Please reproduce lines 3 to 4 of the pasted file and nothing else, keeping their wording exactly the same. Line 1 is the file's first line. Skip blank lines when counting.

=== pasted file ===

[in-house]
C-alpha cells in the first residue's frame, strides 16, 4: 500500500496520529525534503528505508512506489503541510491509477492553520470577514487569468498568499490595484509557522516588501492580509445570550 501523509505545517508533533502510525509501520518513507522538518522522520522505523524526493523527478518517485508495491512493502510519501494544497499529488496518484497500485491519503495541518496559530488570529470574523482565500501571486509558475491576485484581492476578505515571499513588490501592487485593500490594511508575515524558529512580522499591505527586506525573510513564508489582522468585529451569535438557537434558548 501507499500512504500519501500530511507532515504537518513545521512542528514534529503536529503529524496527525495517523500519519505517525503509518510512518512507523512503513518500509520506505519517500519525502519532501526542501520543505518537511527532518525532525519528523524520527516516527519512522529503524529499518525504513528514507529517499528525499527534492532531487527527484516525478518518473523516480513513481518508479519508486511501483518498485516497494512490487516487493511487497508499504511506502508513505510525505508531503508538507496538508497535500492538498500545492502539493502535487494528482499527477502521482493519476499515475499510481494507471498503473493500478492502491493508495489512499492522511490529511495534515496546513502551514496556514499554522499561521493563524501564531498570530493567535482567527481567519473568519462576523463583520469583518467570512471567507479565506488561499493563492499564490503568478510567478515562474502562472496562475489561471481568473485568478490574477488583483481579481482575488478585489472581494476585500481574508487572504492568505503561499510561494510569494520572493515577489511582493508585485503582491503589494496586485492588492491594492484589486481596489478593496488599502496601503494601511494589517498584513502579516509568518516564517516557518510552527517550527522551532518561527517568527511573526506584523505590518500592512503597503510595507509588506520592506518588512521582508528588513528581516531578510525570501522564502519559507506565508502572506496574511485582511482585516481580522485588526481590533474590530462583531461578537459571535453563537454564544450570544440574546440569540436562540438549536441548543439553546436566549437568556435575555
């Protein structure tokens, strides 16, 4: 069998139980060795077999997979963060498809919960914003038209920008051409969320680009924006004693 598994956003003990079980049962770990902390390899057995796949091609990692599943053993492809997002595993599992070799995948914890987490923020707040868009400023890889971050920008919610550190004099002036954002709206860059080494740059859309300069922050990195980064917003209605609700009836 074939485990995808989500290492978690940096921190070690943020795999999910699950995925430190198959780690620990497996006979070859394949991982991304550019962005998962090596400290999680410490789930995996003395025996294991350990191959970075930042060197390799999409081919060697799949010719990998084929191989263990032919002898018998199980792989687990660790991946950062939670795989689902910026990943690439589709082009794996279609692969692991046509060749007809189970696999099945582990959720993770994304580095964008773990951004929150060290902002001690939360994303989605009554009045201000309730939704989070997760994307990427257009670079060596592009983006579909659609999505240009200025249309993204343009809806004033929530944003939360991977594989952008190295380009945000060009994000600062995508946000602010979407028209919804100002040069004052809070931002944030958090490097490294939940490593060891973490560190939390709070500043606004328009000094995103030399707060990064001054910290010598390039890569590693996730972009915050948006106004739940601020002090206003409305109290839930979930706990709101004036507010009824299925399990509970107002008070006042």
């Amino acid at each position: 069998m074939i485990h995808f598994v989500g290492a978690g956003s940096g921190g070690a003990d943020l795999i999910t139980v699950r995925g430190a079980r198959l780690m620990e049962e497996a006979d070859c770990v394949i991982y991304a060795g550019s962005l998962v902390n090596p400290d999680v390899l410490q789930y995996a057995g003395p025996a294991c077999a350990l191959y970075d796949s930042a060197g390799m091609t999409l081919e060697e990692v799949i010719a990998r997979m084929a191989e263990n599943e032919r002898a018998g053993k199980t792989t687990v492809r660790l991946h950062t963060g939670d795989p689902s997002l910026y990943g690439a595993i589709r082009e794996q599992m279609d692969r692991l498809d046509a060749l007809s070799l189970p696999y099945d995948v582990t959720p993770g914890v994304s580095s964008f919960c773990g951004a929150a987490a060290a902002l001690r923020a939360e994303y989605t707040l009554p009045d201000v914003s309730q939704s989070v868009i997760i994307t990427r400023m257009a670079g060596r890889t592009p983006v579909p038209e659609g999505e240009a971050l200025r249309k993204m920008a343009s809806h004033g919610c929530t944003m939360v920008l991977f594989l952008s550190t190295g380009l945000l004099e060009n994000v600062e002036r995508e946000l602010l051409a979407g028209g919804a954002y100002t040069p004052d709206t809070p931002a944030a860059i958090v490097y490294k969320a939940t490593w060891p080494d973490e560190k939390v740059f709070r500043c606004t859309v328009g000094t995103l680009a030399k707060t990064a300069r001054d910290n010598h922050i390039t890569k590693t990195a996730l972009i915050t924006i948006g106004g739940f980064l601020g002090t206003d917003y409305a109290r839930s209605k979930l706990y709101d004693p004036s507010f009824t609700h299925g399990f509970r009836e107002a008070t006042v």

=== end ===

């Protein structure tokens, strides 16, 4: 069998139980060795077999997979963060498809919960914003038209920008051409969320680009924006004693 598994956003003990079980049962770990902390390899057995796949091609990692599943053993492809997002595993599992070799995948914890987490923020707040868009400023890889971050920008919610550190004099002036954002709206860059080494740059859309300069922050990195980064917003209605609700009836 074939485990995808989500290492978690940096921190070690943020795999999910699950995925430190198959780690620990497996006979070859394949991982991304550019962005998962090596400290999680410490789930995996003395025996294991350990191959970075930042060197390799999409081919060697799949010719990998084929191989263990032919002898018998199980792989687990660790991946950062939670795989689902910026990943690439589709082009794996279609692969692991046509060749007809189970696999099945582990959720993770994304580095964008773990951004929150060290902002001690939360994303989605009554009045201000309730939704989070997760994307990427257009670079060596592009983006579909659609999505240009200025249309993204343009809806004033929530944003939360991977594989952008190295380009945000060009994000600062995508946000602010979407028209919804100002040069004052809070931002944030958090490097490294939940490593060891973490560190939390709070500043606004328009000094995103030399707060990064001054910290010598390039890569590693996730972009915050948006106004739940601020002090206003409305109290839930979930706990709101004036507010009824299925399990509970107002008070006042």
């Amino acid at each position: 069998m074939i485990h995808f598994v989500g290492a978690g956003s940096g921190g070690a003990d943020l795999i999910t139980v699950r995925g430190a079980r198959l780690m620990e049962e497996a006979d070859c770990v394949i991982y991304a060795g550019s962005l998962v902390n090596p400290d999680v390899l410490q789930y995996a057995g003395p025996a294991c077999a350990l191959y970075d796949s930042a060197g390799m091609t999409l081919e060697e990692v799949i010719a990998r997979m084929a191989e263990n599943e032919r002898a018998g053993k199980t792989t687990v492809r660790l991946h950062t963060g939670d795989p689902s997002l910026y990943g690439a595993i589709r082009e794996q599992m279609d692969r692991l498809d046509a060749l007809s070799l189970p696999y099945d995948v582990t959720p993770g914890v994304s580095s964008f919960c773990g951004a929150a987490a060290a902002l001690r923020a939360e994303y989605t707040l009554p009045d201000v914003s309730q939704s989070v868009i997760i994307t990427r400023m257009a670079g060596r890889t592009p983006v579909p038209e659609g999505e240009a971050l200025r249309k993204m920008a343009s809806h004033g919610c929530t944003m939360v920008l991977f594989l952008s550190t190295g380009l945000l004099e060009n994000v600062e002036r995508e946000l602010l051409a979407g028209g919804a954002y100002t040069p004052d709206t809070p931002a944030a860059i958090v490097y490294k969320a939940t490593w060891p080494d973490e560190k939390v740059f709070r500043c606004t859309v328009g000094t995103l680009a030399k707060t990064a300069r001054d910290n010598h922050i390039t890569k590693t990195a996730l972009i915050t924006i948006g106004g739940f980064l601020g002090t206003d917003y409305a109290r839930s209605k979930l706990y709101d004693p004036s507010f009824t609700h299925g399990f509970r009836e107002a008070t006042v």